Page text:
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In my Engineering a Business Process Platform for Healthcare Part 5 – How To Provide Value I shared three reports of companies (How to Integrate SAP Patient Management with MEIERHOFER Clinical Information System, Integrated Occupancy Planning with a Business Process Platform Approach, and Multi Resource Capacity Management and Workforce Scheduling) that adopted the business process platform concept in 2007 to either build composite applications on top of SAP business applications or integrate with them.  

With a close look at the business process platform – and companies’ growing experience with it – I can see a set of Top 10 reasons for the healthcare industry to embrace the concept.


  1. The platform offers great re-usable elements. A well-designed business process platform not only provides useful service definitions, it also delivers The Process Component Landscape for Healthcare that implement the services in a robust and reliable fashion. Orientation toward standards such as IHE in the area of patient administration, for example, ensures maximum re-use across vendors, partners and customers.
  2. The platform protects investments. This is valid not only for SAP’s partners, but also joint customers. For example, T-Systems’ occupancy management solution sits on top of the existing SAP infrastructure. It offers additional functionality, but does not disturb the existing application landscape. In this particular case, training efforts for the users of the new composite application will be minimal because the system uses familiar, well-known user interface concepts.
  3. The platform offers a composition environment to speed up development. Too often, good ideas about how to improve a business process have failed because implementation using traditional programming methods was too costly. With the introduction of WebServices, we see a great variety of new development environments. Development can be as easy as using a widget or using the SAP NetWeaver Visual Composer (part of SAP NetWeaver Composition Environment). While some may argue that these relatively new environments aren’t perfect yet, I think the direction is clear, and I am convinced that the days of the good old spaghetti-code will soon be over.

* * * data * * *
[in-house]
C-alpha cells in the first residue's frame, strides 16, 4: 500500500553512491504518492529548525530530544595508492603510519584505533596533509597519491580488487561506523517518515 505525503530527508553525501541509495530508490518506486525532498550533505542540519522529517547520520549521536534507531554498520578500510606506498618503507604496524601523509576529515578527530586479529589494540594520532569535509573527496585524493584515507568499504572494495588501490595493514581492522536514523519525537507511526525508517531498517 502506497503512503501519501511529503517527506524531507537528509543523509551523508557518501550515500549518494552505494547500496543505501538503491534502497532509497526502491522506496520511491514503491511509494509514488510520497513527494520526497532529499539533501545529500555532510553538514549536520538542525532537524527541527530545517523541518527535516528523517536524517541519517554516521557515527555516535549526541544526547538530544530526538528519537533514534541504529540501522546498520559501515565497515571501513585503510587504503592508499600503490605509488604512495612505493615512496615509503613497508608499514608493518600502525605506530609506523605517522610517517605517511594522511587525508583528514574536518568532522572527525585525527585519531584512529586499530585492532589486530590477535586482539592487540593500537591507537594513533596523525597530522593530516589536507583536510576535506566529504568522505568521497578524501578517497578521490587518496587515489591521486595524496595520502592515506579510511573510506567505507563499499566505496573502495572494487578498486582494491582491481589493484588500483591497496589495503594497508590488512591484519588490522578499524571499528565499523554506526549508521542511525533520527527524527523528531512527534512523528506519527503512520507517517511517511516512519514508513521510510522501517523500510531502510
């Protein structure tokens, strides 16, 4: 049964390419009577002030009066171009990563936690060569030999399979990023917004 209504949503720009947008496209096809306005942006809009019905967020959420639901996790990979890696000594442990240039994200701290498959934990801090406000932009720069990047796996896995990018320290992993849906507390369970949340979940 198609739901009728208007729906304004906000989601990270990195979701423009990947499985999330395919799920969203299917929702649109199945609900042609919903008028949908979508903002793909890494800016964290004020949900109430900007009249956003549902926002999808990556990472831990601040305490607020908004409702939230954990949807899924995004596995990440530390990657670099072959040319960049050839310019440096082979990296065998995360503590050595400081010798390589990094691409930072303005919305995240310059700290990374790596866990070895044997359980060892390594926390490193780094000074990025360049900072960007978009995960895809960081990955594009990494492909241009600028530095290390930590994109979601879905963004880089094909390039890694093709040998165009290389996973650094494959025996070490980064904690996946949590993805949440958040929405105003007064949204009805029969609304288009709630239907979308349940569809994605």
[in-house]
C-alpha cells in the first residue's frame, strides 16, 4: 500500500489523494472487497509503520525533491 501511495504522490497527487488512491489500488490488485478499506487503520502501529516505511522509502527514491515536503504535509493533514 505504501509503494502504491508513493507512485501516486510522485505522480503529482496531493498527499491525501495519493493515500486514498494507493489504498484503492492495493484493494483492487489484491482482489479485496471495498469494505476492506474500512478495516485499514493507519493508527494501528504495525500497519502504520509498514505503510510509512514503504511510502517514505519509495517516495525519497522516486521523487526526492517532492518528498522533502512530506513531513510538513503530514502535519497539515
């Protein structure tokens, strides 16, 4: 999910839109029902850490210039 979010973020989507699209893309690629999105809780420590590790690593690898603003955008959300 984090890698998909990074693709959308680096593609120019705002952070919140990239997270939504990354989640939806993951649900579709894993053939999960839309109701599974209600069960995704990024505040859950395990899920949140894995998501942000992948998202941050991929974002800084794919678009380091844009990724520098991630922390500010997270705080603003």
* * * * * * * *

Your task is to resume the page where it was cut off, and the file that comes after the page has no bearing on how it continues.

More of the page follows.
4. The platform is open. Openness is a must today, because it creates more choice – and more choice equals better solutions in the end. Of course, I would like to see Meierhofer’s MCC on a SAP web application server, but they have chosen .NET as their toolset. That makes sense for them if you consider the customer segment they sell into. So ultimately, it is great that they can use our services and we can use theirs. In the end, we have much better integration than before-and that’s what counts.
  5. The platform fosters a focus on processes rather than data or application features. All participants in the Community Definition Groups that we ran in 2007 stated that it was a big benefit to start our work from a process perspective. Many said there was great value in discussing among their peers how they organize the work. The IT people in the group liked this approach as well because it reduces the risk of implementing solutions that don’t satisfy users’ needs. In many cases, I also observed a much more holistic collaboration between different roles in an organization. Of course, all of this holds true SAP, as well. I joined SAP when it was much smaller than it is today, when integration sometimes took place in one single head. In large organizations, where that is not feasible, process-oriented thinking ensures such integration across many people and even beyond organization boundaries – which is especially important in the healthcare industry.